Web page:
In the EU, the following applies: Art. 44 – 50 GDPR regulate data transfers to third countries, which is prohibited unless it is on the European Commission’s list of countries with adequate data protection based on Art. 45 Directive (EU) 2016/679 (see footnote 1) or has been explicitly regulated and approved with a directive such as the ePrivacy Shield or a Standard Contract Clause (SCC: Standard Contract Clauses).
The EU-US relationship has a long and turbulent history with regard to data exchange. Politicians in the EU as well as in Switzerland have tried several times to enable personal data to be exported to the USA by means of international treaties. The first agreement, namely the Safe Harbor Agreement of 2015, was declared insufficient by the ECJ in the “Schrems I” ruling.
The follow-up solution for the overturned Safe Harbor agreement was called the EU-US Privacy Shield. Only recently, in July 2020, the Privacy Shield was also declared unsuitable by the ECJ in the “Schrems II” ruling. Currently, only the SCC remain to justify a data export to the USA, which are also used.
With regard to these SCCs, there will still be a lot to decide in the near future with jurisdictions in the EU, but especially by the data protection supervisory authorities as well as the EDSA. Max Schrems, Austrian data protection activist, fights for privacy protection, which is enshrined in EU data protection laws. This conflicts with U.S. surveillance laws, which require monitoring or allow unrestricted data access by U.S. authorities. A company like Microsoft, which is based in the US but hosts data for customers in the Netherlands, can still do so legally without violating the GDPR.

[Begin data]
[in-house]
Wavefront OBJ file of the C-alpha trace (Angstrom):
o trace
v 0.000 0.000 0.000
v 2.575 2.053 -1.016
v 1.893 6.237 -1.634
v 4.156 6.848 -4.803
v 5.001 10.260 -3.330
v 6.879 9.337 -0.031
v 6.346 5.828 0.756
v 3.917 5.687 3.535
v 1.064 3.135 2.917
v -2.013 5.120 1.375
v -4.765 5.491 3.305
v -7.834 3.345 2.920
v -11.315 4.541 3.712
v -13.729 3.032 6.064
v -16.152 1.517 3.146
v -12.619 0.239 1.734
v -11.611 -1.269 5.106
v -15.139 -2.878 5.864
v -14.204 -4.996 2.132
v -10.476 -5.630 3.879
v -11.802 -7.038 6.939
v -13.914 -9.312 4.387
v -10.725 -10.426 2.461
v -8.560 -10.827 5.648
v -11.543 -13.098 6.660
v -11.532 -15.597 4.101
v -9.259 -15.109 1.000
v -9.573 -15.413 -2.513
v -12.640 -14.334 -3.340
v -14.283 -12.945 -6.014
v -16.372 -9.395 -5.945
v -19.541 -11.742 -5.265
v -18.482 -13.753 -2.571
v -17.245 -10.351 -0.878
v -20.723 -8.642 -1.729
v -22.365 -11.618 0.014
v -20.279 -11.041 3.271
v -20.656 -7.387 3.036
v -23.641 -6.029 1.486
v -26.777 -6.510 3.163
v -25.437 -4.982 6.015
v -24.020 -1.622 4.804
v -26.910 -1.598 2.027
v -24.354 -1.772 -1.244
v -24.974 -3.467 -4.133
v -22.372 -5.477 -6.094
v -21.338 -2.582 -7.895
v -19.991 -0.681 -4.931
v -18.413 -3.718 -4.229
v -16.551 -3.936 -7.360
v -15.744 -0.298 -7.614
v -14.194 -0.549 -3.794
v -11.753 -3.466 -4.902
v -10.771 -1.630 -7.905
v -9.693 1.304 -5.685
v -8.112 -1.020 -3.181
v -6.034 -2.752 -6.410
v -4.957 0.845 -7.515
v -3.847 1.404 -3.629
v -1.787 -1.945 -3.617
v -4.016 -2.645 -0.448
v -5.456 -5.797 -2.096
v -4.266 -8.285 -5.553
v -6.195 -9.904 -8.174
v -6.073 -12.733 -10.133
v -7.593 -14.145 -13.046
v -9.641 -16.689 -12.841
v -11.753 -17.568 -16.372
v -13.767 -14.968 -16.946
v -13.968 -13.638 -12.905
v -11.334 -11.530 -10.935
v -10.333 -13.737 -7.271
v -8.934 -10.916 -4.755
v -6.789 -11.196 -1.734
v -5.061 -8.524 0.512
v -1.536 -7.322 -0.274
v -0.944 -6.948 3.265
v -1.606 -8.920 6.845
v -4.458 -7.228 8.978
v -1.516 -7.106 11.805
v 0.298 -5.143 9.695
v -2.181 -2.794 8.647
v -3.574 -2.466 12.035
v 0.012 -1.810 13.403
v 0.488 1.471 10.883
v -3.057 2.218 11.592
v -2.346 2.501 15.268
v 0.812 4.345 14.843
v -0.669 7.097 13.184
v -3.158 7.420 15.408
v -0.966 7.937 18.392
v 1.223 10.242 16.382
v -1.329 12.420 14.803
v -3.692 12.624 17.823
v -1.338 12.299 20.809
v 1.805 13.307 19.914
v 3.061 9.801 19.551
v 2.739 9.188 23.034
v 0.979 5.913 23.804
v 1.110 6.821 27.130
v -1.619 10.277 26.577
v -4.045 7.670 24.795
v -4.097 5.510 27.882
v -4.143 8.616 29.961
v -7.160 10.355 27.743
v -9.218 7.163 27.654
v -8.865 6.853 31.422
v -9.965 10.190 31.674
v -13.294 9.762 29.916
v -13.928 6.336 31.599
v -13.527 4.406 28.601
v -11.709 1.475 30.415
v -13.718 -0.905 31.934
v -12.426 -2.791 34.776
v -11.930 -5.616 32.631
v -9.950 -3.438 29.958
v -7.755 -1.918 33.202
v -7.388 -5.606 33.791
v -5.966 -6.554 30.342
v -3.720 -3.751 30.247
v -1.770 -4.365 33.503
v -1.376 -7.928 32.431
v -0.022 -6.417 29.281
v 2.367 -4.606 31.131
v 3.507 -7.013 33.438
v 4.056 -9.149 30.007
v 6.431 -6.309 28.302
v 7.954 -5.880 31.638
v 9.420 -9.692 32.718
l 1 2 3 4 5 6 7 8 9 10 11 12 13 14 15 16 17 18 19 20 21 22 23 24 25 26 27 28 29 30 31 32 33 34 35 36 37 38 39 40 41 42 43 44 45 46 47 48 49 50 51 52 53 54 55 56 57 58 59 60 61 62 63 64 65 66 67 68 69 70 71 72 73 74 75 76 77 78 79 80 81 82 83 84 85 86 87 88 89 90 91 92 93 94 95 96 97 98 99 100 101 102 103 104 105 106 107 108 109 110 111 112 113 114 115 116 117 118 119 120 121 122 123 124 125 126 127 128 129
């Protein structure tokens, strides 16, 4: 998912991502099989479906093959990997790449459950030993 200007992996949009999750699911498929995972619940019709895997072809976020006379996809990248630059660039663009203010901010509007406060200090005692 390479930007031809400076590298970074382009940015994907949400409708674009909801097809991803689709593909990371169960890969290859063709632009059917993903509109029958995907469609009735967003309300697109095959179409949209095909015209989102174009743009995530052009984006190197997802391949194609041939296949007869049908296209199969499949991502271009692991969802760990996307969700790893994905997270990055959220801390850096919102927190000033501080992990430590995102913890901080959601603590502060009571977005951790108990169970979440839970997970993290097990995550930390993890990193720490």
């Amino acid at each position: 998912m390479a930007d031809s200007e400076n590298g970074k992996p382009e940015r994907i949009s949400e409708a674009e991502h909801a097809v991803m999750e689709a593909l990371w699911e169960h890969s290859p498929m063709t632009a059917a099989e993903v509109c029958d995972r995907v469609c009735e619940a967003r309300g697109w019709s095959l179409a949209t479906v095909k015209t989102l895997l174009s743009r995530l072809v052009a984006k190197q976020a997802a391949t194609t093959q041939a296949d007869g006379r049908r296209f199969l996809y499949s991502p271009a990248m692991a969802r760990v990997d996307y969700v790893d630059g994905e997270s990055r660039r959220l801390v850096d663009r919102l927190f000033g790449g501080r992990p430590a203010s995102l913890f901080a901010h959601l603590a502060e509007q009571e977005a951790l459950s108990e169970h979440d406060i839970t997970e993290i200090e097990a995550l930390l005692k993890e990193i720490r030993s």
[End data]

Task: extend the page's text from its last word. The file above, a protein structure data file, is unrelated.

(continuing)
Part 9 – Data breach notification obligation
By way of introduction, the function of the EU data protection supervisory authorities and the FDPIC, which is the Swiss data protection supervisory authority, will be explained. What both have in common is that they must be notified of any breach of data protection, that they investigate processing operations (as referred to in the GDPR) or processing operations (as referred to in the DSGneu) and that they can issue orders to stop, restrict or adapt data processing.
The definition of “data breach” is the same in the GDPR and the GDPR and means that personal data is unintentionally or unlawfully lost, deleted, destroyed or altered, or disclosed or made accessible to unauthorized persons (Art. 5 lit. h GDPR). According to the GDPR, such breach notifications must be reported to the competent data protection supervisory authority within 72 hours (Art. 33 f. GDPR).